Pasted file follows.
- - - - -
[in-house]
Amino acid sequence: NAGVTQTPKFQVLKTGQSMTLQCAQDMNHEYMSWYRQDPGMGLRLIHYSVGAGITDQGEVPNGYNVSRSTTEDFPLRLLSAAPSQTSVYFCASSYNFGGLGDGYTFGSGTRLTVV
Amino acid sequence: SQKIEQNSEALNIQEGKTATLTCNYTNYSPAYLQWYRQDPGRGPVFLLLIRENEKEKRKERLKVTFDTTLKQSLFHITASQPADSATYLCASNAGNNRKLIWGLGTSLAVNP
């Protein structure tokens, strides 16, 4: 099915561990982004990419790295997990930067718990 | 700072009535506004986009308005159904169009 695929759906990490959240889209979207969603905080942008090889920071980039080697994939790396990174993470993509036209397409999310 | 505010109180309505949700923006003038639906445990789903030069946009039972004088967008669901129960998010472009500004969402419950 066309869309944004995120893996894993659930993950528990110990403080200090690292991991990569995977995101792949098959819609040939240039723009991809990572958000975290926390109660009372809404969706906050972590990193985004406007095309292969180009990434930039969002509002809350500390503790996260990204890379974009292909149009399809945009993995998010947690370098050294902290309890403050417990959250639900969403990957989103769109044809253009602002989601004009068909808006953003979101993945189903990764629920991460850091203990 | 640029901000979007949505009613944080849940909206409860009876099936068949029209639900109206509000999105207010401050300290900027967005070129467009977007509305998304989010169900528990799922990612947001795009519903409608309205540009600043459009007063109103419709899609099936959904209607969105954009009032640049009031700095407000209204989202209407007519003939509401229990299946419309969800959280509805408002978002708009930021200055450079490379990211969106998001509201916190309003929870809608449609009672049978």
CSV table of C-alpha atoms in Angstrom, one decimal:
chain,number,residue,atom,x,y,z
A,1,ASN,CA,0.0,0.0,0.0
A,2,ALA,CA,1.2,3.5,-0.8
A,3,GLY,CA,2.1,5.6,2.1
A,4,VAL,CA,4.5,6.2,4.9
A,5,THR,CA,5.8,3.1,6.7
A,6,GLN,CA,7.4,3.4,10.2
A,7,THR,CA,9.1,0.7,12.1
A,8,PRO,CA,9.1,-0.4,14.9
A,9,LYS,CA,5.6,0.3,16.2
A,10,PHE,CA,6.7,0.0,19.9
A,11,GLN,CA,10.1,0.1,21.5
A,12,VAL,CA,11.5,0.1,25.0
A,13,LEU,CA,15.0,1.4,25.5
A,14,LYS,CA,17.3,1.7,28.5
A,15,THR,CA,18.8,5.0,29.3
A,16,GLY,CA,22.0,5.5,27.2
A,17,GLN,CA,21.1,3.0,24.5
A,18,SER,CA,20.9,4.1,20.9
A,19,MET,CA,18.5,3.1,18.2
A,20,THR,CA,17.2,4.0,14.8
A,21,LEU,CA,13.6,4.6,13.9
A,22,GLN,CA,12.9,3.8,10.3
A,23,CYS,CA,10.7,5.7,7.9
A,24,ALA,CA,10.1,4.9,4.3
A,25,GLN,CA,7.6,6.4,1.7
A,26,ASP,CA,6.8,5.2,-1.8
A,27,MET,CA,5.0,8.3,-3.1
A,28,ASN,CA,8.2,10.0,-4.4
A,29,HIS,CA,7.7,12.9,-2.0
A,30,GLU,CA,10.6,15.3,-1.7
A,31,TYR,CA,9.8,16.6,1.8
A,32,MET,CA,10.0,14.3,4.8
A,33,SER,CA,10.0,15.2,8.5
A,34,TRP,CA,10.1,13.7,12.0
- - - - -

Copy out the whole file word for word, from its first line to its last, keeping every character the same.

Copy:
[in-house]
Amino acid sequence: NAGVTQTPKFQVLKTGQSMTLQCAQDMNHEYMSWYRQDPGMGLRLIHYSVGAGITDQGEVPNGYNVSRSTTEDFPLRLLSAAPSQTSVYFCASSYNFGGLGDGYTFGSGTRLTVV
Amino acid sequence: SQKIEQNSEALNIQEGKTATLTCNYTNYSPAYLQWYRQDPGRGPVFLLLIRENEKEKRKERLKVTFDTTLKQSLFHITASQPADSATYLCASNAGNNRKLIWGLGTSLAVNP
């Protein structure tokens, strides 16, 4: 099915561990982004990419790295997990930067718990 | 700072009535506004986009308005159904169009 695929759906990490959240889209979207969603905080942008090889920071980039080697994939790396990174993470993509036209397409999310 | 505010109180309505949700923006003038639906445990789903030069946009039972004088967008669901129960998010472009500004969402419950 066309869309944004995120893996894993659930993950528990110990403080200090690292991991990569995977995101792949098959819609040939240039723009991809990572958000975290926390109660009372809404969706906050972590990193985004406007095309292969180009990434930039969002509002809350500390503790996260990204890379974009292909149009399809945009993995998010947690370098050294902290309890403050417990959250639900969403990957989103769109044809253009602002989601004009068909808006953003979101993945189903990764629920991460850091203990 | 640029901000979007949505009613944080849940909206409860009876099936068949029209639900109206509000999105207010401050300290900027967005070129467009977007509305998304989010169900528990799922990612947001795009519903409608309205540009600043459009007063109103419709899609099936959904209607969105954009009032640049009031700095407000209204989202209407007519003939509401229990299946419309969800959280509805408002978002708009930021200055450079490379990211969106998001509201916190309003929870809608449609009672049978």
CSV table of C-alpha atoms in Angstrom, one decimal:
chain,number,residue,atom,x,y,z
A,1,ASN,CA,0.0,0.0,0.0
A,2,ALA,CA,1.2,3.5,-0.8
A,3,GLY,CA,2.1,5.6,2.1
A,4,VAL,CA,4.5,6.2,4.9
A,5,THR,CA,5.8,3.1,6.7
A,6,GLN,CA,7.4,3.4,10.2
A,7,THR,CA,9.1,0.7,12.1
A,8,PRO,CA,9.1,-0.4,14.9
A,9,LYS,CA,5.6,0.3,16.2
A,10,PHE,CA,6.7,0.0,19.9
A,11,GLN,CA,10.1,0.1,21.5
A,12,VAL,CA,11.5,0.1,25.0
A,13,LEU,CA,15.0,1.4,25.5
A,14,LYS,CA,17.3,1.7,28.5
A,15,THR,CA,18.8,5.0,29.3
A,16,GLY,CA,22.0,5.5,27.2
A,17,GLN,CA,21.1,3.0,24.5
A,18,SER,CA,20.9,4.1,20.9
A,19,MET,CA,18.5,3.1,18.2
A,20,THR,CA,17.2,4.0,14.8
A,21,LEU,CA,13.6,4.6,13.9
A,22,GLN,CA,12.9,3.8,10.3
A,23,CYS,CA,10.7,5.7,7.9
A,24,ALA,CA,10.1,4.9,4.3
A,25,GLN,CA,7.6,6.4,1.7
A,26,ASP,CA,6.8,5.2,-1.8
A,27,MET,CA,5.0,8.3,-3.1
A,28,ASN,CA,8.2,10.0,-4.4
A,29,HIS,CA,7.7,12.9,-2.0
A,30,GLU,CA,10.6,15.3,-1.7
A,31,TYR,CA,9.8,16.6,1.8
A,32,MET,CA,10.0,14.3,4.8
A,33,SER,CA,10.0,15.2,8.5
A,34,TRP,CA,10.1,13.7,12.0